Taking a Bow
East your heart out Anthony Joshua…
The old man sat in the Upper Circle. The woolen suit he wore had once been expensive. As a youth he had bought it, made-to-measure, from a bespoke tailor in Shepherd’s Bush. English Worsted; heavy cross-cut cloth, now thin and frayed at the collar and the edges of the cuffs. Frayed like the upholstered seat he sat in, and with the same faded elegance as the old Palace Theatre.
Down in the stalls the first five rows of seats had been removed. Heavy decorating cloths
draped the stage and the now uncurtained wings. Scaffolding covered the proscenium
arch. The old man shook his head……
“And thus the native hue of resolution is sicklyed o’er with the pale cast of thought. And
enterprise of great pith and moment, by this aspect their currents run awry, and lose the
name of action”…….. He shook his head again, this time with more vigour; washing the
picture of Ralph Richardson from his mind’s eye.
‘There are Press everywhere downstairs,’ said the young man in the light, loose Italian
suit. Raymond his lawyer, as smooth and as expensive as his favourite single malt. ‘There’s been a leak. That must be it.’
‘What leak?’ said the old man in a light, youthful voice. He rose with difficulty. ‘There’s
no secret here. The Crossroads Foundation simply wishes to restore a famous old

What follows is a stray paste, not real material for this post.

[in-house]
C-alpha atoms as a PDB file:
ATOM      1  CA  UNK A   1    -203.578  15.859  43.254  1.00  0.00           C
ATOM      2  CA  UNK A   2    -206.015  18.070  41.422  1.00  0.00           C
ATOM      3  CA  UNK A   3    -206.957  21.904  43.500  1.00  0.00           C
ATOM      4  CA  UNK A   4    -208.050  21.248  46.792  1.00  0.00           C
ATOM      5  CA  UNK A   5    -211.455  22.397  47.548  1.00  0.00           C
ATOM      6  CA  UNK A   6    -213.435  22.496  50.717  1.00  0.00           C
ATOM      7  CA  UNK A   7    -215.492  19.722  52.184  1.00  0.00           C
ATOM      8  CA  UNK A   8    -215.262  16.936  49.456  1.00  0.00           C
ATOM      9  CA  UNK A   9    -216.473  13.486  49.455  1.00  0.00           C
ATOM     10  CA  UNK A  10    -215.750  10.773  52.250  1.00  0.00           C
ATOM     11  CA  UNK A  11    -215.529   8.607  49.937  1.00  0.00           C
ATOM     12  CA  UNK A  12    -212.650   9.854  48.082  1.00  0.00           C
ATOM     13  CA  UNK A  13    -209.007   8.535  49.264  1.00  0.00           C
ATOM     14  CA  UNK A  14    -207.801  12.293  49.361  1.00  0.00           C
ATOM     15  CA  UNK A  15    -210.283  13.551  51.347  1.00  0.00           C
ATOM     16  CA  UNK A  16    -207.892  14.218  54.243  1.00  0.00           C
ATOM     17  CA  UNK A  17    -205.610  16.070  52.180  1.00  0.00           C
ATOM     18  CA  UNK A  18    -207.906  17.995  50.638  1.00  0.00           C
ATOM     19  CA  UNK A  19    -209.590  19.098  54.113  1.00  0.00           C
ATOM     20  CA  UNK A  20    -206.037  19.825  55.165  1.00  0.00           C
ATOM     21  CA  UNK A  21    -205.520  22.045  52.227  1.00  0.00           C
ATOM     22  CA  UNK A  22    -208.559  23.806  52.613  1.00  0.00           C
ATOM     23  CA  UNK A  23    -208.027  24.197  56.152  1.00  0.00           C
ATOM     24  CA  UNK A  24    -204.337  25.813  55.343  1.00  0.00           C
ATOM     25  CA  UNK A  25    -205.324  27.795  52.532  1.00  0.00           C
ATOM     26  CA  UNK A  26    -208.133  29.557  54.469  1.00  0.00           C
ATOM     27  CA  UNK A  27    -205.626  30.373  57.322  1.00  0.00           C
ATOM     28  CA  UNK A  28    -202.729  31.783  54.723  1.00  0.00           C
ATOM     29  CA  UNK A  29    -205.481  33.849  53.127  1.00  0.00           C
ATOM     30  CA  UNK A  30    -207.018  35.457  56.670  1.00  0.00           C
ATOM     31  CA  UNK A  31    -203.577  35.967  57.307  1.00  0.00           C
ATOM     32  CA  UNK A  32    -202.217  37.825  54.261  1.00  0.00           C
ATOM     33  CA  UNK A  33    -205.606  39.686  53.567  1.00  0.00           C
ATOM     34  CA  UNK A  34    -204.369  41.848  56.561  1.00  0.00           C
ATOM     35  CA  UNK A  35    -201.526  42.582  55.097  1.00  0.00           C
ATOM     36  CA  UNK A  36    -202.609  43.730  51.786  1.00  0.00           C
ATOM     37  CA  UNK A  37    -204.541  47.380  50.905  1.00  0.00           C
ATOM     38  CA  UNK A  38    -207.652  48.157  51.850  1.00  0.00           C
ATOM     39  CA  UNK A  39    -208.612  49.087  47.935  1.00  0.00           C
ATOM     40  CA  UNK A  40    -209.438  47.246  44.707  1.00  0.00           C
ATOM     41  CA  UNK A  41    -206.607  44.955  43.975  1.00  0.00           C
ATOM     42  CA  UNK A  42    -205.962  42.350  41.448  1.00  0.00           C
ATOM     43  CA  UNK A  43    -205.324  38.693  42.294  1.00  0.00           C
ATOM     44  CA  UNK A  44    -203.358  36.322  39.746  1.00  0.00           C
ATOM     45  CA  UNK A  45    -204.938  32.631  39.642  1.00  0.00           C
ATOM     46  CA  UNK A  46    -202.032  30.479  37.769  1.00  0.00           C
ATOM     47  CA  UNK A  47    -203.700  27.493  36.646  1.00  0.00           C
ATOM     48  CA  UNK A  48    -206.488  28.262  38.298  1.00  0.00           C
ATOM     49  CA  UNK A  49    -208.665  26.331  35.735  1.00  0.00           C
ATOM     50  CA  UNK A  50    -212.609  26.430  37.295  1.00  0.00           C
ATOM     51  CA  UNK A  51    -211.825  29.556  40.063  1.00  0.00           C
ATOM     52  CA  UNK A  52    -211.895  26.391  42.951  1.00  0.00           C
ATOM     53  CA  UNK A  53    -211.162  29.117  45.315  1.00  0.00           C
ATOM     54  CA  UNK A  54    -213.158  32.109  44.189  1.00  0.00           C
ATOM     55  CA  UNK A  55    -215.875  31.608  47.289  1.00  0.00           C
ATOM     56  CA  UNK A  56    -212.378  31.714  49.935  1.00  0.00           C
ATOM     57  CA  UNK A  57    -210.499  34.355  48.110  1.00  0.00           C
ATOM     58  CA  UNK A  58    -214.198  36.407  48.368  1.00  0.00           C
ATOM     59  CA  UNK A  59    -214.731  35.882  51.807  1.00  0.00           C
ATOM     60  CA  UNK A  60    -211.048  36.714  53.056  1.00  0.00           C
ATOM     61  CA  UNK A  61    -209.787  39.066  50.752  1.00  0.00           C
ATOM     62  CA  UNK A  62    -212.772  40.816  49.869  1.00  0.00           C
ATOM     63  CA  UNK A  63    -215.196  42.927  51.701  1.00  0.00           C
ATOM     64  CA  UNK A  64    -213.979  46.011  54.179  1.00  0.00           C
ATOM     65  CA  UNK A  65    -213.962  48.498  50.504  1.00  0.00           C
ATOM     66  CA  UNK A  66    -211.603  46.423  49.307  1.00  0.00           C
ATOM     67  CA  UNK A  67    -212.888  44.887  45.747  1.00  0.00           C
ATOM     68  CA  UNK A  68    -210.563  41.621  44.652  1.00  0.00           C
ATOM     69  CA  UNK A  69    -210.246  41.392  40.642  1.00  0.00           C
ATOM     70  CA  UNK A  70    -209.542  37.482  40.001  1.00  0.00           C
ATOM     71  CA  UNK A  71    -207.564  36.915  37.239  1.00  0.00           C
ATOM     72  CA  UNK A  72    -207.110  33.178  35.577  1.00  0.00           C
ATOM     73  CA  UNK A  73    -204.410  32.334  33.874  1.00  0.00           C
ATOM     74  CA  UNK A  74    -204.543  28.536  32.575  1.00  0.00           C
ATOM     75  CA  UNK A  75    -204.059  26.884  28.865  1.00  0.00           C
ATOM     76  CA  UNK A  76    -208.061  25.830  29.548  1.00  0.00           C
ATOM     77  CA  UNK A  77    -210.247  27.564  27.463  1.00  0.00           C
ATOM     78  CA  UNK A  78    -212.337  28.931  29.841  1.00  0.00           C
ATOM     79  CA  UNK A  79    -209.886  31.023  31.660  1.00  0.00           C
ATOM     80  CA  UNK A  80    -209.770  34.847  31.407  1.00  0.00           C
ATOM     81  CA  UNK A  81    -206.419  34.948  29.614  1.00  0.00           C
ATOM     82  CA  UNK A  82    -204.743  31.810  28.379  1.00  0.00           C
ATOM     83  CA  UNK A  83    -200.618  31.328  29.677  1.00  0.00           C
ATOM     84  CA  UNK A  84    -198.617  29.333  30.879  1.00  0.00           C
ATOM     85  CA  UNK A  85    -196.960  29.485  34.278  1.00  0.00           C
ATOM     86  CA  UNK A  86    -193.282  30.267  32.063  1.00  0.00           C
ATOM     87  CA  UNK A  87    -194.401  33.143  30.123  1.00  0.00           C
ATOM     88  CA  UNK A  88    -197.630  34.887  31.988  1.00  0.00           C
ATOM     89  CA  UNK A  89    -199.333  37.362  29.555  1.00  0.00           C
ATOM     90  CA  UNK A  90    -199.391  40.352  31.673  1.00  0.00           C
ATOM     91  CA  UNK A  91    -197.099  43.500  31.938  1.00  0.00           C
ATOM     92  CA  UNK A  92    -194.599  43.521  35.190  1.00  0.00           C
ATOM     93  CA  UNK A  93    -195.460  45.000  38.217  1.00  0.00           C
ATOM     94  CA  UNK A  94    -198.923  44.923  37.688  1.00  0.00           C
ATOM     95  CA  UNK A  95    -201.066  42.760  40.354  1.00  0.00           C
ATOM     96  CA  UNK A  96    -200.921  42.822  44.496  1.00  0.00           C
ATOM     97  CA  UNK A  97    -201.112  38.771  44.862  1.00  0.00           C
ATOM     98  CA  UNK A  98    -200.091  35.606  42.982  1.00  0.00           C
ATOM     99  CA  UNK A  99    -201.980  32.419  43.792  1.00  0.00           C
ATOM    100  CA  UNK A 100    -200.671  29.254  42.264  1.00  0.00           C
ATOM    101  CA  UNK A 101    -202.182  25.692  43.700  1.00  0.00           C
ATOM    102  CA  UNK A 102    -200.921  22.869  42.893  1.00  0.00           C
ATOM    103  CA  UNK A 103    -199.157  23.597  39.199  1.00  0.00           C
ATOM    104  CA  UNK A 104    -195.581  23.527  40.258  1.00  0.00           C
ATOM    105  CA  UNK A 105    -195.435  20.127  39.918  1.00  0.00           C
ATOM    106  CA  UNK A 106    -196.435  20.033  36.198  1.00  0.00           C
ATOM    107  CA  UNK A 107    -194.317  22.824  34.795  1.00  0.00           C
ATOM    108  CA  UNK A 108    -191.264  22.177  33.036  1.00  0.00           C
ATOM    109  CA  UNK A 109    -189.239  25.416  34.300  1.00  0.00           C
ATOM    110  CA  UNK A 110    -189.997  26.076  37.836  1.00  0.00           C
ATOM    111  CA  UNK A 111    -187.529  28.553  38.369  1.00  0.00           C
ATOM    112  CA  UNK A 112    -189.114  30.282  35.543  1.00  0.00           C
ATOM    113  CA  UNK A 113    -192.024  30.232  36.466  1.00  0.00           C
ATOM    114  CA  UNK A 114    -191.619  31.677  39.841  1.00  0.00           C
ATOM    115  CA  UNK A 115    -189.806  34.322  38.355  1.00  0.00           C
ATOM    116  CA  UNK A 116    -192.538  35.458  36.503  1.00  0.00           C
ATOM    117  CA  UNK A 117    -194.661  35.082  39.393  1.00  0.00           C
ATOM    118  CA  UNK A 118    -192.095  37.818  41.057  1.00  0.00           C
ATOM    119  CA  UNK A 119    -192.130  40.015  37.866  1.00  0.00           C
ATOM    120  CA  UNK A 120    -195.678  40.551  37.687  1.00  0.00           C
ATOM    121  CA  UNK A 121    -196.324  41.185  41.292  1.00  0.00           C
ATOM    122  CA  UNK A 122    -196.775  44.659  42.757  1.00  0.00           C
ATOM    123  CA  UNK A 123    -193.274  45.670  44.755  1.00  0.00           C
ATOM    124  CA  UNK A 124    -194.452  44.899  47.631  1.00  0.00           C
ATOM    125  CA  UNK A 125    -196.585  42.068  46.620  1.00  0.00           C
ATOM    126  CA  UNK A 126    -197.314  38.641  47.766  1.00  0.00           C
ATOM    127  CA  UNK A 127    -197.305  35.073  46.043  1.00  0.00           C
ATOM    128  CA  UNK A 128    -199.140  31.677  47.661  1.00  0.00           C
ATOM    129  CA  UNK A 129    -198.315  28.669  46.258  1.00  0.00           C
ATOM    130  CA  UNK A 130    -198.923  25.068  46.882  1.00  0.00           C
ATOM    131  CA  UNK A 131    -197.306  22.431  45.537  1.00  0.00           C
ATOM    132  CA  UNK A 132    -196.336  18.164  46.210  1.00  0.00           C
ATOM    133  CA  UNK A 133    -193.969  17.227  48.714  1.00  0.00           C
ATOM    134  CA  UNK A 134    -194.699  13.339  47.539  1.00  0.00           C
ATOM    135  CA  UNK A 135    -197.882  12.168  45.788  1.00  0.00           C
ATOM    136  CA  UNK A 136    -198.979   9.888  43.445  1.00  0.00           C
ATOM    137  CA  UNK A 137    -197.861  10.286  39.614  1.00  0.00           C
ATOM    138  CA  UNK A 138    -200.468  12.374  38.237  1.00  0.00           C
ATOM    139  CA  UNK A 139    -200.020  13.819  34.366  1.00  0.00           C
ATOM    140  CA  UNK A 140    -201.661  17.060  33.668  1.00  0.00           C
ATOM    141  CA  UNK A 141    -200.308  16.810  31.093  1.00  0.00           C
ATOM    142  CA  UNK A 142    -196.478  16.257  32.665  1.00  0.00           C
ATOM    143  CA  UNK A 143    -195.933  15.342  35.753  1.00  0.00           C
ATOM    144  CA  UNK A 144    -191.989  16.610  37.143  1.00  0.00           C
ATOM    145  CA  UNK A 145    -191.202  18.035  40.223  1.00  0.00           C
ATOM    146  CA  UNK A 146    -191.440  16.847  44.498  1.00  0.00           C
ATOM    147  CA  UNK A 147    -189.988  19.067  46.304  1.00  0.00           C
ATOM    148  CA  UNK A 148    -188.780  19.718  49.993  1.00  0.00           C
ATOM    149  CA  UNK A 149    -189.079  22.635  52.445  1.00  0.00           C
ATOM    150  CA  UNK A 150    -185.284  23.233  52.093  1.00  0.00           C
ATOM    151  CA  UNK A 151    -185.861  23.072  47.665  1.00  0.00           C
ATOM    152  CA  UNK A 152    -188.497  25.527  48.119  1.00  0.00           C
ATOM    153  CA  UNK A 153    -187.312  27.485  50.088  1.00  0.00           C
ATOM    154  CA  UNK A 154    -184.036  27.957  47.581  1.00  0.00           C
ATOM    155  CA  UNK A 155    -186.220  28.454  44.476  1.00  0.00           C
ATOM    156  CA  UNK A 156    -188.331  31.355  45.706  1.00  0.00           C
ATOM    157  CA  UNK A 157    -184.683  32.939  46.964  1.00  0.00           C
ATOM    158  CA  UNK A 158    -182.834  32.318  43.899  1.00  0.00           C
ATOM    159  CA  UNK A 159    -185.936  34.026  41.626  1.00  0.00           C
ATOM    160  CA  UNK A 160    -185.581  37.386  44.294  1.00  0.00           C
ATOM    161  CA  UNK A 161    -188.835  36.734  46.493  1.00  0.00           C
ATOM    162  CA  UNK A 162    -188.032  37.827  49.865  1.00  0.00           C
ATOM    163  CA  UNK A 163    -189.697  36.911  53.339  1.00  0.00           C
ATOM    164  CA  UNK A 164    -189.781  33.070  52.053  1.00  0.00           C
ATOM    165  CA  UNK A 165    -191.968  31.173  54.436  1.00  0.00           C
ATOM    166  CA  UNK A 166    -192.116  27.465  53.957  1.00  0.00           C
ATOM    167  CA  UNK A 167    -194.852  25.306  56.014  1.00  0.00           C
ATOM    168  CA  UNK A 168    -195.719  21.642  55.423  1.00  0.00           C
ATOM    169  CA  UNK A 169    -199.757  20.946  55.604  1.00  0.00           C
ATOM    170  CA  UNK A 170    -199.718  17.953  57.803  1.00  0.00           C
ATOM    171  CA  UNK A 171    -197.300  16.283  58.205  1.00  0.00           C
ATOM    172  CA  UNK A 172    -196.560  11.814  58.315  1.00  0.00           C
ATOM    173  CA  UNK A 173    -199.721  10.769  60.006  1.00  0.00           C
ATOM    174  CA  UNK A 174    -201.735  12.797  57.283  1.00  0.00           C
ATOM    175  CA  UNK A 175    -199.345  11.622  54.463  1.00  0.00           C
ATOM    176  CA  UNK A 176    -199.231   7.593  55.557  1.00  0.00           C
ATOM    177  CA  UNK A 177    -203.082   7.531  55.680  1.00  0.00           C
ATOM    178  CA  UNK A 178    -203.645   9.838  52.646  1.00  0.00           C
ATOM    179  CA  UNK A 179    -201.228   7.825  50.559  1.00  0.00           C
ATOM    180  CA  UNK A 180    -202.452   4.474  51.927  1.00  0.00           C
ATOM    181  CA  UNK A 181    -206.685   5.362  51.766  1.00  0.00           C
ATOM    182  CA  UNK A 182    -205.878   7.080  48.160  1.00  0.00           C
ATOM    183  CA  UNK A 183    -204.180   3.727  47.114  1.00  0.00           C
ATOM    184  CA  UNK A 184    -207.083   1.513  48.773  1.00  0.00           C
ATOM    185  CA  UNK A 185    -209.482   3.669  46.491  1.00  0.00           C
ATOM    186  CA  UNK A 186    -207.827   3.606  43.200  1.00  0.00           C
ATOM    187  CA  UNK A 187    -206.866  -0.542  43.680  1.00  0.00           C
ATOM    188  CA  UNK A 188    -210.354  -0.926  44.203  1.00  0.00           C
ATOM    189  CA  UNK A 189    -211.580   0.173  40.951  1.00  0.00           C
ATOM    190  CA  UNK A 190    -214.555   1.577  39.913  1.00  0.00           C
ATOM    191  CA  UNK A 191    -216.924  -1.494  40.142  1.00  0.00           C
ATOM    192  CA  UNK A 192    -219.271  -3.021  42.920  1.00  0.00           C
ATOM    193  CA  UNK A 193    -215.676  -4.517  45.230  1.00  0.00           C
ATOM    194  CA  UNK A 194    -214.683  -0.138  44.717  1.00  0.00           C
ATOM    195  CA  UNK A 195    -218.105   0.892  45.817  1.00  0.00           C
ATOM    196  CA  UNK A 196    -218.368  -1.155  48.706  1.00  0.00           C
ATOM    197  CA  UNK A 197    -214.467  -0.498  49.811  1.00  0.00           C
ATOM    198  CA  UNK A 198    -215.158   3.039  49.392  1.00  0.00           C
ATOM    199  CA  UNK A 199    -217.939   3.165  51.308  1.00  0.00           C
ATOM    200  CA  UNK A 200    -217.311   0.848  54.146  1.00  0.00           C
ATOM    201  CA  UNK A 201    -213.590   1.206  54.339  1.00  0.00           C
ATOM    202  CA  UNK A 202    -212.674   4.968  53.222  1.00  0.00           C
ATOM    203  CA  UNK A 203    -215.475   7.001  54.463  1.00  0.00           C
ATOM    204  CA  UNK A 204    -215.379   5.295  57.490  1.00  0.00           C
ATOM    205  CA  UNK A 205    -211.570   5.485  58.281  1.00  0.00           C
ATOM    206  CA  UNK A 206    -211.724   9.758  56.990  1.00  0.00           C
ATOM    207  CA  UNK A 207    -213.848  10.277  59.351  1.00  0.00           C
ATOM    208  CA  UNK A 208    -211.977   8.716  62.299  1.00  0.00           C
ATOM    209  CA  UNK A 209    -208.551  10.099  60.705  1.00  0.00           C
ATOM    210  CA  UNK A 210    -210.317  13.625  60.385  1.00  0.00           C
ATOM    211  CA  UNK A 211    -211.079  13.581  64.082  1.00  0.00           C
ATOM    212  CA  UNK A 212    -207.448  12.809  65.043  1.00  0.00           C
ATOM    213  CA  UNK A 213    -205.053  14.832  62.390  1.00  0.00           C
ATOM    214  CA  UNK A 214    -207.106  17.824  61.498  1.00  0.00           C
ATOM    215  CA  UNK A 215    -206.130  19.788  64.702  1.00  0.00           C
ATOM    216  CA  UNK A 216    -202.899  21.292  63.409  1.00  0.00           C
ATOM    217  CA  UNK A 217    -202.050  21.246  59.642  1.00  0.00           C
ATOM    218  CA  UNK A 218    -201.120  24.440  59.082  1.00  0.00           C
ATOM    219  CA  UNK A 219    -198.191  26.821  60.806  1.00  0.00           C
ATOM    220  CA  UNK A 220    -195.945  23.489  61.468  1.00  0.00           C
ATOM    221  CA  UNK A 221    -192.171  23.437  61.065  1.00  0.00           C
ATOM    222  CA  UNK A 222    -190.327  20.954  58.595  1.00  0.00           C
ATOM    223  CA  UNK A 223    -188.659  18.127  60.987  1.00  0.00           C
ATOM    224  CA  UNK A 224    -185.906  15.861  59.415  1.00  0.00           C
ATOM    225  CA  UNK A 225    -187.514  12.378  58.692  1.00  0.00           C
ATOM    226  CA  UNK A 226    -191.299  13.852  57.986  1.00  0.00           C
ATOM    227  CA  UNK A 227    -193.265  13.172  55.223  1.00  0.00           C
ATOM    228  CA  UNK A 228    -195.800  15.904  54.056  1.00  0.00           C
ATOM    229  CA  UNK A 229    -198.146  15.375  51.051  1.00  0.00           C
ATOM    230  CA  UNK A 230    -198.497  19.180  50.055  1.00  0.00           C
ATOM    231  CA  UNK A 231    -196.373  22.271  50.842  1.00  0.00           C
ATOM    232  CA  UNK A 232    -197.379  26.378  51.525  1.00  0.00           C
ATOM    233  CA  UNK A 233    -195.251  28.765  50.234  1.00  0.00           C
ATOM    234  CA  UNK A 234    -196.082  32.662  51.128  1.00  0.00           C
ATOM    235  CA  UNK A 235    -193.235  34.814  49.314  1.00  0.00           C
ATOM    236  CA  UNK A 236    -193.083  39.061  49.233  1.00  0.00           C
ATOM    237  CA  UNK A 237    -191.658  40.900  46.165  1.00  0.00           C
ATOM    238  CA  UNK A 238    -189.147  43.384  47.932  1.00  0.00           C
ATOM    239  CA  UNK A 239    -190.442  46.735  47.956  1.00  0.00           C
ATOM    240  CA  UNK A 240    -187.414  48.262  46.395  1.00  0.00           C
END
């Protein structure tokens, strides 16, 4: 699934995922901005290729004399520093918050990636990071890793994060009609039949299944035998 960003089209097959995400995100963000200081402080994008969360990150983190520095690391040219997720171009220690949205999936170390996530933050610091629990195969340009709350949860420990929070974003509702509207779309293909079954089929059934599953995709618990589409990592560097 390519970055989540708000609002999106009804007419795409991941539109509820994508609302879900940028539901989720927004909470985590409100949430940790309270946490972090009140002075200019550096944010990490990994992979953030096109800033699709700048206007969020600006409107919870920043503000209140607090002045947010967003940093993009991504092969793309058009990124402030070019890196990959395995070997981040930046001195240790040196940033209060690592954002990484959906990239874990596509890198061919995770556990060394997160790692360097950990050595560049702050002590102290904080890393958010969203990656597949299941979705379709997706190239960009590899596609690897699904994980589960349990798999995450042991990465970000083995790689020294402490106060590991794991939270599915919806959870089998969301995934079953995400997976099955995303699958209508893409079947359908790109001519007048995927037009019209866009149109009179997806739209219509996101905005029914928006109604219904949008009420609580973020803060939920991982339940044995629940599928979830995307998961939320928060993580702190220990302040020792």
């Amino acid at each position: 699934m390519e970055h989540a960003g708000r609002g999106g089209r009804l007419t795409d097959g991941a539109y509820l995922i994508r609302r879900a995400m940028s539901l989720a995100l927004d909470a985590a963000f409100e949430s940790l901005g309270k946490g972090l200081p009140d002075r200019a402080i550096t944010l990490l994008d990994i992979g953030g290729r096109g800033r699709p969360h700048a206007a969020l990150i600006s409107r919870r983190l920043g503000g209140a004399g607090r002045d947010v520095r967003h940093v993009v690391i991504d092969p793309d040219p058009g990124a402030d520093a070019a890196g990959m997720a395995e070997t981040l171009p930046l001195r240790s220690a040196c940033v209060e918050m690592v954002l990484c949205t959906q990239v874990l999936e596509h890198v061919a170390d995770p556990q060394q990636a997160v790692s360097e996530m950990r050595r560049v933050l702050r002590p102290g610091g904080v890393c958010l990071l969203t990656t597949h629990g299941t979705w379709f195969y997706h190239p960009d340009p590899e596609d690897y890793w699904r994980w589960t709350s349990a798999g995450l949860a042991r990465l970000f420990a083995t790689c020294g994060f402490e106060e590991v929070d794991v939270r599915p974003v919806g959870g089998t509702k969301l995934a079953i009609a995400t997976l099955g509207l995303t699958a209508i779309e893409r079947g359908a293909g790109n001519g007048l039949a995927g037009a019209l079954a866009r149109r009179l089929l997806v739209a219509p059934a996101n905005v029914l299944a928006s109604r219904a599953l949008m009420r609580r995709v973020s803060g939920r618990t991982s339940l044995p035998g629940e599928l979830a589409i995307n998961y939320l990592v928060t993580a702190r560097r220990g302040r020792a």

London theatre. That’s hardly news.’ No one heard the end of the old man’s statement,
their attention grabbed by the noise of a crowd entering the auditorium far below. The
Press had arrived.
‘Mr Walker, Mr Walker. Will you give us a few words?’ The request was from a man
looking more Drugs Squad than Times or Observer. Leather jacket, faded jeans and faded
smile. ‘No. Jaded smile’ thought the old man as he came to stand at the front of the
balcony. Jock, his PR man fielded the questions, and so the old man’s mind was free to
wander…. Jo Stafford sang Smoke Gets in Your Eyes, and the scintillating gleam of a tear sat on the old man’s lower eye lashes. The money in the Upper Circle bayed for more…..
‘You’re jealous aren’t you?’ The old man’s attention came back to the present.
‘What? What did you say?’
‘You’re jealous. Max London, your old sparring partner, has put all his money into The
Alhambra. So you want to do the same? You want to buy success at this theatre.’
‘You need to do your homework son. I won the British Middleweight title in the ring
down there where you’re standing right now.,’said the old man with an apologetic smile.
‘Success enough, one would think.’
‘It’s going to cost,’ shouted another of the reporters. The old man nodded before turning
to face the exit and the Manager’s office beyond. As he made his way up the aisle, he
seemed to jog lightly on the balls of his feet. Raymond would later swear he smelled
linament as the old man passed him.